Check out the Arctic and Earth SIGNs video to explore how climate models are used in climate change research.
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In this activity, students will use sea-level rise data to create models and compare short-term trends to long-term trends. They will then determine whether sea-level rise is occurring based on the data.
Students move through a series of short activities to explore and evaluate global solar radiation data from NASA satellites. In this process, students make qualitative and quantitative observations about seasonal variations in net energy input to the Earth System.
This lesson introduces the Earth system science spheres through model making and discussion. Students will work within an Earth system science notebook to chronicle their work and learning.
This activity was developed by NASA's Global Precipitation Measurement (GPM) team as an introductory experience to a series of lessons about water resources on Earth.
Students analyze the relationship between sea surface height and ocean surface currents by graphing sea height using satellite data. Note: This lesson is modified from NASA's TOPEX/Poseidon lesson plan.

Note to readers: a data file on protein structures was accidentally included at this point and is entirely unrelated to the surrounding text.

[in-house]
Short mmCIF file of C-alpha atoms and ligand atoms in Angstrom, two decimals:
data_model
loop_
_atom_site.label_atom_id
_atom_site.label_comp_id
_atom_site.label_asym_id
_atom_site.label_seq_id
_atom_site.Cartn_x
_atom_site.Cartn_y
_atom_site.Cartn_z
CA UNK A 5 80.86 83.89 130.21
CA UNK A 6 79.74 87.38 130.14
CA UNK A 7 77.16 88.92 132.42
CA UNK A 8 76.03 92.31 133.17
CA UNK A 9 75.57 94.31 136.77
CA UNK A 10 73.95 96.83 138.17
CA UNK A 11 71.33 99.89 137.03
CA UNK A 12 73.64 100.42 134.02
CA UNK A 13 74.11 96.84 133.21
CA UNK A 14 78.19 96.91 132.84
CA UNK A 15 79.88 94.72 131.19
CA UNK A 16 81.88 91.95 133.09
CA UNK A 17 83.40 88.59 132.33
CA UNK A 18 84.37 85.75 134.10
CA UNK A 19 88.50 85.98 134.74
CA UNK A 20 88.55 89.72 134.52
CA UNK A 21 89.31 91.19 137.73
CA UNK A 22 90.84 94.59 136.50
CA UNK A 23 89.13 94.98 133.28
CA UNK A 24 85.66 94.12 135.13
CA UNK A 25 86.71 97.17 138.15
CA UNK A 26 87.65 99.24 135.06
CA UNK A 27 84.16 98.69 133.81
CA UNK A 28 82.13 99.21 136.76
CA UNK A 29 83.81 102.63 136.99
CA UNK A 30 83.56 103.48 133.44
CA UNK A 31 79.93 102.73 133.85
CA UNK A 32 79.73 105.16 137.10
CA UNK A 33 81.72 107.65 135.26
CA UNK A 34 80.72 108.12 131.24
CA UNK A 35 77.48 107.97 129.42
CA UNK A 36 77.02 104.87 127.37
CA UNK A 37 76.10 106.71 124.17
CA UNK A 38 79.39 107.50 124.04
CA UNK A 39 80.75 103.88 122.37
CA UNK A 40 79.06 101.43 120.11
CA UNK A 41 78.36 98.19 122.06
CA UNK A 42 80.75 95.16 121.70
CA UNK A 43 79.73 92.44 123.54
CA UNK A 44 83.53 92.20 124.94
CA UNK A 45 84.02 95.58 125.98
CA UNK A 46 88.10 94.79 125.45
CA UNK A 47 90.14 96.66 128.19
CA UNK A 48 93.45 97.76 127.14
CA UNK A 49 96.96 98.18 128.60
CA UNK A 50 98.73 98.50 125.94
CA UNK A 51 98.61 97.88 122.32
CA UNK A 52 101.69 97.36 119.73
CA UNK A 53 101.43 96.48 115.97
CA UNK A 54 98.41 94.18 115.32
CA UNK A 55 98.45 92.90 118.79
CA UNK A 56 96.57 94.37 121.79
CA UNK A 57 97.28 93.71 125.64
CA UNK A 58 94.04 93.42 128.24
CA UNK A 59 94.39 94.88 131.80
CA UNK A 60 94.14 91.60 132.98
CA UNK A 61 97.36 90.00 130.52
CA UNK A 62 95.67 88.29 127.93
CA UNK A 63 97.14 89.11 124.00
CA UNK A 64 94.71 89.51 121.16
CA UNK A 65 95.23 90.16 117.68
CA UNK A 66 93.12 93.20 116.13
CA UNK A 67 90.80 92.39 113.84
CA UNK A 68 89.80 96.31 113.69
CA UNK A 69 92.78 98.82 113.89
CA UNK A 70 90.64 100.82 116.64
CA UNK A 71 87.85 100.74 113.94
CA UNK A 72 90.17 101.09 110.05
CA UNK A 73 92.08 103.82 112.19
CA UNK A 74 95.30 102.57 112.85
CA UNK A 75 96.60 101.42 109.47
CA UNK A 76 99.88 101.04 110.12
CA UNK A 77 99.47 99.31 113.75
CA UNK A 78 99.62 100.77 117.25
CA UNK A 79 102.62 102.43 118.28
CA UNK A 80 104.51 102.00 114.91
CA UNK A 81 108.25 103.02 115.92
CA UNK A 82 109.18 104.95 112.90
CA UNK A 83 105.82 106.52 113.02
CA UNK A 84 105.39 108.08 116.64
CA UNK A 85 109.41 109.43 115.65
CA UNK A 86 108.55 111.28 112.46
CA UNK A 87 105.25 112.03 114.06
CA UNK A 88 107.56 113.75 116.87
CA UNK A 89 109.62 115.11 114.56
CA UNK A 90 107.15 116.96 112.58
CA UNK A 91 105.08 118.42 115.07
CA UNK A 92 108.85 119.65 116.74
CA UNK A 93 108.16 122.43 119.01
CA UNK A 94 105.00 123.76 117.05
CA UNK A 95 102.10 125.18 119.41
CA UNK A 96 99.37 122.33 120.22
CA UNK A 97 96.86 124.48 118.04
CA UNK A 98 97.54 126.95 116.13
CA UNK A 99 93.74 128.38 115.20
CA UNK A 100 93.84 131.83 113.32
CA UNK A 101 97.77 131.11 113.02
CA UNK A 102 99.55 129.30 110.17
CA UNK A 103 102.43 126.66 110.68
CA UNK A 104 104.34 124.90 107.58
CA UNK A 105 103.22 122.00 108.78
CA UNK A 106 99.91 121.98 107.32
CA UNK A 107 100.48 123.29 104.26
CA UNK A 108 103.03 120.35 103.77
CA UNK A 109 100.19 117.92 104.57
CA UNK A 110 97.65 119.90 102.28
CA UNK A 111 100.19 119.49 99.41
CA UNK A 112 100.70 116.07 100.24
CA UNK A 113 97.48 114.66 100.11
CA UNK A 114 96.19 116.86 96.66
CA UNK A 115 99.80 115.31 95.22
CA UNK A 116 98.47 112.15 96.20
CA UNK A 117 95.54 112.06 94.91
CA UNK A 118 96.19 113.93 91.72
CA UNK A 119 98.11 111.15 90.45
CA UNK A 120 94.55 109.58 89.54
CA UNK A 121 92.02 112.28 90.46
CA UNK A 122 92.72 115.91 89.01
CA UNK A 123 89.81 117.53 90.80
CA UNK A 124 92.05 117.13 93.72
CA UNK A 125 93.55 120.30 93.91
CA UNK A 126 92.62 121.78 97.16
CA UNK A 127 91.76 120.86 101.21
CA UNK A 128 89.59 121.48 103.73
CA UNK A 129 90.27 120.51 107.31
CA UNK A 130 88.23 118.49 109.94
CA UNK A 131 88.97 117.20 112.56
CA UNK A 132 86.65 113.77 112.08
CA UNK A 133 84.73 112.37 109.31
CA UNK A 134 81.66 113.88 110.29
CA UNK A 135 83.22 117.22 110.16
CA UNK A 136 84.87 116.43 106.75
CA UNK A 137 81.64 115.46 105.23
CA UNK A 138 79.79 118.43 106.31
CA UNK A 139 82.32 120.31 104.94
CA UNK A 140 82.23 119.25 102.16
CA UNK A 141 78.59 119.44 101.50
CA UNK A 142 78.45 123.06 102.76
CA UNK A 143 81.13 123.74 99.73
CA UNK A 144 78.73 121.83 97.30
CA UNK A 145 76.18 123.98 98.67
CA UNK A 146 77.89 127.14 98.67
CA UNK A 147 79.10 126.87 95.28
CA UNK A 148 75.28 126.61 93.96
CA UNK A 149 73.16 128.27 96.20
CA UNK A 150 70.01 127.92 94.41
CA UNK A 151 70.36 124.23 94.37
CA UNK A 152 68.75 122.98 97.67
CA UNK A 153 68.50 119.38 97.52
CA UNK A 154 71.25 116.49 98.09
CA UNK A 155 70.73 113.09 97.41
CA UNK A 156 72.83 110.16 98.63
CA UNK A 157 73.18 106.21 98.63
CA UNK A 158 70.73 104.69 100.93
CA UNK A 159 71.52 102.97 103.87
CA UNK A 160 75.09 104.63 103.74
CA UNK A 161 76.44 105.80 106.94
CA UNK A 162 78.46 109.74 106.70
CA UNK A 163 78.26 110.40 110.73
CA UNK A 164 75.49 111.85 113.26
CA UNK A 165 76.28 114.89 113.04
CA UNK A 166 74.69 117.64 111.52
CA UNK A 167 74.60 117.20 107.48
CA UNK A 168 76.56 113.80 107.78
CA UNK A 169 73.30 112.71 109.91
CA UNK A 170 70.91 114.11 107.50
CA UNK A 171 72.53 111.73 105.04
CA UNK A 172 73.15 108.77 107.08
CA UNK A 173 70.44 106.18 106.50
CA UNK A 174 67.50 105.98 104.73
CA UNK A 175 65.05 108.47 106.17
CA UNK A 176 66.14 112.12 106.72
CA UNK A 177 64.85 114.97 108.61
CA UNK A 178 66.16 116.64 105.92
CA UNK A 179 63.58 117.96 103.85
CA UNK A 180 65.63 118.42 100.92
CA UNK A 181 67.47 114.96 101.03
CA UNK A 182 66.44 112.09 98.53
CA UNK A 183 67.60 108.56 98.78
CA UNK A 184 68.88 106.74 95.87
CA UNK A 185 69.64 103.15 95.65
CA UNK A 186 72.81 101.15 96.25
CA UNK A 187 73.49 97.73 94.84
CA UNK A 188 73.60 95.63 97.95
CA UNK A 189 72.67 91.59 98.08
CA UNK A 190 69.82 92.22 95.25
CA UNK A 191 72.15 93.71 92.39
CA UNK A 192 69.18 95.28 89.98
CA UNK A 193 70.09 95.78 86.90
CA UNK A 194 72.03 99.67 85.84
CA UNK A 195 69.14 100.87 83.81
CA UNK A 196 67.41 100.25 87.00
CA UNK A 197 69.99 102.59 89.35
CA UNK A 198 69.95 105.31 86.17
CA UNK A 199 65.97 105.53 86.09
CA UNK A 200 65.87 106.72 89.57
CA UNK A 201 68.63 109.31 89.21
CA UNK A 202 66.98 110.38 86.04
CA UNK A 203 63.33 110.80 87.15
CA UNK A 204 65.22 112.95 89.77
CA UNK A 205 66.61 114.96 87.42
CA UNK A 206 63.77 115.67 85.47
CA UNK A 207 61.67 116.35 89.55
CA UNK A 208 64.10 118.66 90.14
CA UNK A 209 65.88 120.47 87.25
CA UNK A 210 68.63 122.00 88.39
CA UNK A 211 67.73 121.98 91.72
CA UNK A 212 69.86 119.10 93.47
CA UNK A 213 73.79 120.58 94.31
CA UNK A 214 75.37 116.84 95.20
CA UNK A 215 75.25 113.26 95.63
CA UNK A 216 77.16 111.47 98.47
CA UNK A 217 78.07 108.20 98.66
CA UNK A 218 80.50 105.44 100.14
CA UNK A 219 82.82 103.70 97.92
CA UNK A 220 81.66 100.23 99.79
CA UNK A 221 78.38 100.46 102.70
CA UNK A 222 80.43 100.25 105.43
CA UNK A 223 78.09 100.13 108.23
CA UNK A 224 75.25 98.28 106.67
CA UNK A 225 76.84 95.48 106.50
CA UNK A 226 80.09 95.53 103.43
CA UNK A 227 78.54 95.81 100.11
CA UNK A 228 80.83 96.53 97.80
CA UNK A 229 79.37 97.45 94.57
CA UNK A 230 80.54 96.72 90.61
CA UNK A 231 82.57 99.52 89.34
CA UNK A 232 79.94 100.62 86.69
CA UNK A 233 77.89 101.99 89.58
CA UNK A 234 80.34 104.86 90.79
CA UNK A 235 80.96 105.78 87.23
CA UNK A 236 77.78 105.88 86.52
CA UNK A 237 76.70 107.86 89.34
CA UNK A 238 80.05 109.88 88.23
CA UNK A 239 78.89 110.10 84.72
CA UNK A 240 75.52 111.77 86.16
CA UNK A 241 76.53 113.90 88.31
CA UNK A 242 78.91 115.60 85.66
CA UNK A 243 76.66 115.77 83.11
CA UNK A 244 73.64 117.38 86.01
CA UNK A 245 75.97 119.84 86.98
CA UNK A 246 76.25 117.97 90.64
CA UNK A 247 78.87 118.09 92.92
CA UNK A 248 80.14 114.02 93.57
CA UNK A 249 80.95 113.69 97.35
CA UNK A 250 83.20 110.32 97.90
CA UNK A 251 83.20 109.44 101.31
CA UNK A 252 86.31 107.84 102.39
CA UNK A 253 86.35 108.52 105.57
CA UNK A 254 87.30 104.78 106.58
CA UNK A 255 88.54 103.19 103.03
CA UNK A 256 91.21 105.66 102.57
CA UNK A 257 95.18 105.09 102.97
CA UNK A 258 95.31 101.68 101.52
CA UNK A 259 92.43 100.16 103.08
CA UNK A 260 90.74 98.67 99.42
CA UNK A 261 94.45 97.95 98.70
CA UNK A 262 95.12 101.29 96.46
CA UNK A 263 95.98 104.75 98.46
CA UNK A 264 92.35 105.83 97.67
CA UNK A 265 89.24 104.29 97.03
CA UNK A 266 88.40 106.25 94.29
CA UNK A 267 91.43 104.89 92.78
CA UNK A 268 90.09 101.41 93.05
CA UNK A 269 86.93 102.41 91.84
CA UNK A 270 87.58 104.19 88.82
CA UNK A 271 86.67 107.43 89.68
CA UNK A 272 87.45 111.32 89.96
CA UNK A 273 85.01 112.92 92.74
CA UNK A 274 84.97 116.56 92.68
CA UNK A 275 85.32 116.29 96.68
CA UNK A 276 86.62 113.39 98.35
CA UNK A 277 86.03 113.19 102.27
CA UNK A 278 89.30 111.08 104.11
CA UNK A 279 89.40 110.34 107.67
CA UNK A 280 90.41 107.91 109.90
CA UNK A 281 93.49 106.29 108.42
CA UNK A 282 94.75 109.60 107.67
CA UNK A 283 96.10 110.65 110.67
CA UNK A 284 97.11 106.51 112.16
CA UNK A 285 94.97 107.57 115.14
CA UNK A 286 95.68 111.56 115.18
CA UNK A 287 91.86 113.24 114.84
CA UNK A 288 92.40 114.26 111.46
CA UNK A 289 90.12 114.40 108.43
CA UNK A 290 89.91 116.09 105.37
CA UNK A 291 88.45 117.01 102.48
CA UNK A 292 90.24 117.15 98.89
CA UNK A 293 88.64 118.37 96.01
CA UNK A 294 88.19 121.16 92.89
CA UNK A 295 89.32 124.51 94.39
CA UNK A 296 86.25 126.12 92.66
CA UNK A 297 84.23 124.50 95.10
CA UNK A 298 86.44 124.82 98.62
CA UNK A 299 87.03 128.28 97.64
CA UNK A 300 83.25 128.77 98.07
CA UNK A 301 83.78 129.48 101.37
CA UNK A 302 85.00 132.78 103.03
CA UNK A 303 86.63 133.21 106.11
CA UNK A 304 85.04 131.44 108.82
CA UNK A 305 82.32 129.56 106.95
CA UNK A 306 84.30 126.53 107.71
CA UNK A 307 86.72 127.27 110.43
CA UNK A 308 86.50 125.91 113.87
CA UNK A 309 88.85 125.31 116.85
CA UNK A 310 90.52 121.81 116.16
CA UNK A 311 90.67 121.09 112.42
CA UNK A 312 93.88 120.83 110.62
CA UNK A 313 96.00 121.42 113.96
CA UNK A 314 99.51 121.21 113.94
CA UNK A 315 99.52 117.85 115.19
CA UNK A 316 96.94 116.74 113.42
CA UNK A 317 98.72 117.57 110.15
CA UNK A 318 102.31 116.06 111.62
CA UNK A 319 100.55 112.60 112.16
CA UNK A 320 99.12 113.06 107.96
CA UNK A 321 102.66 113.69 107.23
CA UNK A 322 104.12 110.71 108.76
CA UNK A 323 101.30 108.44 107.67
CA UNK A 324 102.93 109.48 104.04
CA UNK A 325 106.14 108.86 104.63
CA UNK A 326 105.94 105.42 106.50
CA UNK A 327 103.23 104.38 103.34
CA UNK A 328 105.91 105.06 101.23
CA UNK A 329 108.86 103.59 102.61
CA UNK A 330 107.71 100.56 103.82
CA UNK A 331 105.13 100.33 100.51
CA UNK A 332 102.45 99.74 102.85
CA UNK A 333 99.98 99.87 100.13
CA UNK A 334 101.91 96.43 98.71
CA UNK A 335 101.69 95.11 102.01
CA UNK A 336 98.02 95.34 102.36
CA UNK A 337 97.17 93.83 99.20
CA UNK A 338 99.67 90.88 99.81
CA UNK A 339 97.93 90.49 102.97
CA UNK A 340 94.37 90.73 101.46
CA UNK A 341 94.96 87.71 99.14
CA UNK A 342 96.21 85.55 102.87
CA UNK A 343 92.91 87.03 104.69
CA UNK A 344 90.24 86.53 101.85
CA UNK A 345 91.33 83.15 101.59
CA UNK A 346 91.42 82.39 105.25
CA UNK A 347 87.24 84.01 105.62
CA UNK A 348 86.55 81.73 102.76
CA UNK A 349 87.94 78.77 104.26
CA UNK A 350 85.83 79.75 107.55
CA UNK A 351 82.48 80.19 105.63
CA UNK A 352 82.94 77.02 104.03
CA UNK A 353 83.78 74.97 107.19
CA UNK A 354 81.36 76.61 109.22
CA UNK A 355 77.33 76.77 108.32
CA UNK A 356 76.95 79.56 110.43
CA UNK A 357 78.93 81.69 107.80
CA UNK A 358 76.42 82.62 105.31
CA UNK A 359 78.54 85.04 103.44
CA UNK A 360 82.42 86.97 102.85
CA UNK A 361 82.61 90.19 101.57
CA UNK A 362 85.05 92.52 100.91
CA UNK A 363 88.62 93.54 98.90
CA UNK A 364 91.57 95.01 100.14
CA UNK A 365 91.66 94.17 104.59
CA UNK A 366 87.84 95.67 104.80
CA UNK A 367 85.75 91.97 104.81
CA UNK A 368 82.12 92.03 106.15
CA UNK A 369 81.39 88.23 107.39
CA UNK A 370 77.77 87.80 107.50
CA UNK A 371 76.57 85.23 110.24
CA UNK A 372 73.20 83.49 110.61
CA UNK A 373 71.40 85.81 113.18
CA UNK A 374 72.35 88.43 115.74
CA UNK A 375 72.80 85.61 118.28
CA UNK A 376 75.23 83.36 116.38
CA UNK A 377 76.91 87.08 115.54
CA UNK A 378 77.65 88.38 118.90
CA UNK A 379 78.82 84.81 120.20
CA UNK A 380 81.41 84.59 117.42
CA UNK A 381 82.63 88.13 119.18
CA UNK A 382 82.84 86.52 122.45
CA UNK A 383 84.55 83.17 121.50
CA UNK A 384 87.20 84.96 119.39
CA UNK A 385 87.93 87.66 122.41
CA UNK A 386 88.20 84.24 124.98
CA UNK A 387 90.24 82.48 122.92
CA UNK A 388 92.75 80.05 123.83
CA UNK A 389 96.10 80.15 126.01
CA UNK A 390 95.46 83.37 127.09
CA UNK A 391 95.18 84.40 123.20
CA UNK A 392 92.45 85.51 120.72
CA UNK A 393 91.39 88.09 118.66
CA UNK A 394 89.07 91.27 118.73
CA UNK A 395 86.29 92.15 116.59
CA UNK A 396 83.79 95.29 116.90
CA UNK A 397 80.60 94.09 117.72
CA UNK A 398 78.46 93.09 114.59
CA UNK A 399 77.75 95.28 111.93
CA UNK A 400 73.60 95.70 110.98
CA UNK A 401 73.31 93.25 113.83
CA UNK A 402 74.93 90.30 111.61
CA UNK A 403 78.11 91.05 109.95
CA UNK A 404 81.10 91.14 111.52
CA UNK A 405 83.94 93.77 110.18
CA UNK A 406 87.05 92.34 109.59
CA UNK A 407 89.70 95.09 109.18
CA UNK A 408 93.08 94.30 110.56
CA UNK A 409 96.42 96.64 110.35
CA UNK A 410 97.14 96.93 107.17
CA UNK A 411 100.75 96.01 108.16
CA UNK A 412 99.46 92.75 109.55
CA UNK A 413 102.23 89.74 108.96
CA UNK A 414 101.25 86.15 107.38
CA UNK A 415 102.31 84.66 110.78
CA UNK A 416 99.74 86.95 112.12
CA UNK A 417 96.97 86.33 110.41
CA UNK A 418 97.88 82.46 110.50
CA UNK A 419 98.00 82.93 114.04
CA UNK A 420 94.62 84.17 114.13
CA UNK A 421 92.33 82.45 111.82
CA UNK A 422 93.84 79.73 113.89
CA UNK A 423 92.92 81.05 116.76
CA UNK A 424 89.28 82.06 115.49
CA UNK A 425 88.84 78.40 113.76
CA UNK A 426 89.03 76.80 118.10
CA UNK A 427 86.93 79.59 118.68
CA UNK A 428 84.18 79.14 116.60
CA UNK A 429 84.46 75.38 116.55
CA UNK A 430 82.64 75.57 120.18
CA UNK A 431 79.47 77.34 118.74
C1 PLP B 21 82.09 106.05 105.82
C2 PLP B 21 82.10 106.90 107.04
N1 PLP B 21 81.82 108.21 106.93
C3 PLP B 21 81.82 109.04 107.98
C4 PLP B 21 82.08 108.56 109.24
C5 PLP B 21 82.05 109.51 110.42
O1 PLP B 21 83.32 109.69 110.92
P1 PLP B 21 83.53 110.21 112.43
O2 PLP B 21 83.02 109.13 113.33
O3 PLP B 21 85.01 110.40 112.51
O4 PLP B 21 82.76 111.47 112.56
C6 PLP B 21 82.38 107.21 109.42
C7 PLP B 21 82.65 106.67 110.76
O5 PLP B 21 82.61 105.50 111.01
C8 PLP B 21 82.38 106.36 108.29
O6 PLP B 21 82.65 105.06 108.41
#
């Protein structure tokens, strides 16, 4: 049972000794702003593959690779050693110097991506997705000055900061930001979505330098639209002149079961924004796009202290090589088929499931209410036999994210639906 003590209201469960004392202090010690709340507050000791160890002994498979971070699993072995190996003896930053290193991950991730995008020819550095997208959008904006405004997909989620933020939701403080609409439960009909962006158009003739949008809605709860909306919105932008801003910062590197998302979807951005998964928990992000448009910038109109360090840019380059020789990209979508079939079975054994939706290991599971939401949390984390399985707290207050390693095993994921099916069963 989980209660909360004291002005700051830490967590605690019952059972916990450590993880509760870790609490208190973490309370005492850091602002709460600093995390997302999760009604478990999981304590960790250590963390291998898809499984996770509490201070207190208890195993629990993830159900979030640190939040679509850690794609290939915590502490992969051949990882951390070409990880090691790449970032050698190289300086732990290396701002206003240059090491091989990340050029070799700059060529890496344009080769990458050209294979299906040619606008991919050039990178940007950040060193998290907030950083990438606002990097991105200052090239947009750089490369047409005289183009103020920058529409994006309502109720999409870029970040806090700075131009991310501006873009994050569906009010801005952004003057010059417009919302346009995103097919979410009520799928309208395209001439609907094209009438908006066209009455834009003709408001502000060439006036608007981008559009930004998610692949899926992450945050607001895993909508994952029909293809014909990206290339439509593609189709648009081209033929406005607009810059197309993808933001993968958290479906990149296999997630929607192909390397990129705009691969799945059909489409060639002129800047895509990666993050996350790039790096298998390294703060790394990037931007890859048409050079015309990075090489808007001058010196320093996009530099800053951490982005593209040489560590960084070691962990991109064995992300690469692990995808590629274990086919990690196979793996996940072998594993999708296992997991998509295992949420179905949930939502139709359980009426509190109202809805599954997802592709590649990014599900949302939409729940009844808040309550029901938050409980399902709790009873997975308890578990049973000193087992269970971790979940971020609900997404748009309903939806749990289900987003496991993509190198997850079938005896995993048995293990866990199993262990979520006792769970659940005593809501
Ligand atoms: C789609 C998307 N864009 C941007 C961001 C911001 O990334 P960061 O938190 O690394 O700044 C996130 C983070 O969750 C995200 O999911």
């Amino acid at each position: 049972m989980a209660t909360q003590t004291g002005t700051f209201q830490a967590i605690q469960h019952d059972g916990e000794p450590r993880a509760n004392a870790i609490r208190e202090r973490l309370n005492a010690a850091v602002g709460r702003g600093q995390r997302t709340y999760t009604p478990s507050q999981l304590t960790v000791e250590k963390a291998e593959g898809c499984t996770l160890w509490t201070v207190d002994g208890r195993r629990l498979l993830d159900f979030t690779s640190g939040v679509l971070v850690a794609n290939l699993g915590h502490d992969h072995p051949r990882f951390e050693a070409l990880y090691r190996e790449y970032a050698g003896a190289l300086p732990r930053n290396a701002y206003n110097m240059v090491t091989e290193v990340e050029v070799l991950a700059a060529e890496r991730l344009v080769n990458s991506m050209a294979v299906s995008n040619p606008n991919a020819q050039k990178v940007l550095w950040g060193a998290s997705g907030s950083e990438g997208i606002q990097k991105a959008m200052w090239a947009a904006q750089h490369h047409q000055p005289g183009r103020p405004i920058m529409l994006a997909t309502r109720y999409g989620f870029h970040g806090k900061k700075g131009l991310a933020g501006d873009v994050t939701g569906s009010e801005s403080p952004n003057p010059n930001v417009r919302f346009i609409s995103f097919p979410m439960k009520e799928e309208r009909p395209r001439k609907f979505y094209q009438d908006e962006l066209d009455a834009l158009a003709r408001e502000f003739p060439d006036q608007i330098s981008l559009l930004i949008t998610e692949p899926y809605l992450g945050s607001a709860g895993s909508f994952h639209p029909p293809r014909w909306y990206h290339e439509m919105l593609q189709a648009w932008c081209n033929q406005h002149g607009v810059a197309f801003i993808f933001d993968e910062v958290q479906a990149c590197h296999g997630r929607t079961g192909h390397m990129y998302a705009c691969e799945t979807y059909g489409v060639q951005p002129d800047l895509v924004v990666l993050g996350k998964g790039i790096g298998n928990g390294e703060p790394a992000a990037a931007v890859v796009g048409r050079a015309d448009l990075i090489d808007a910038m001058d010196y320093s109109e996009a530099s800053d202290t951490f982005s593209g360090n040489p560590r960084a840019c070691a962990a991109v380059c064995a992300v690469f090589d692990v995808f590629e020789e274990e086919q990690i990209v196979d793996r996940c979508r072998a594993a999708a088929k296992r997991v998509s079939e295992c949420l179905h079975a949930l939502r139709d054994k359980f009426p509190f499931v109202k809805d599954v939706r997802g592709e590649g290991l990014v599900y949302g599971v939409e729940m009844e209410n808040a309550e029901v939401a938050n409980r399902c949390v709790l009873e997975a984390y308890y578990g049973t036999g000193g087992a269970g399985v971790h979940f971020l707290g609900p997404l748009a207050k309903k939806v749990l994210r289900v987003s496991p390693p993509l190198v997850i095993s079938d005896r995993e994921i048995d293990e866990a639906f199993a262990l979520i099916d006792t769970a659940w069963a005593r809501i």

Students model Earth's tectonic plate movement and explore the relationship between these movements and different types of volcanoes.
This investigation introduces students to the significant environmental changes occurring around the world. The investigation uses NASA satellite images of Brazil to illustrate deforestation as one type of environmental change.
In this NASA-JPL lesson, students create a model of a volcano, produce and record lava flows, and interpret geologic history through volcano formation and excavation.
This USGS activity leads students to an understanding of what remote sensing means and how researchers use it to study changes to the Earth’s surface, such as deforestation.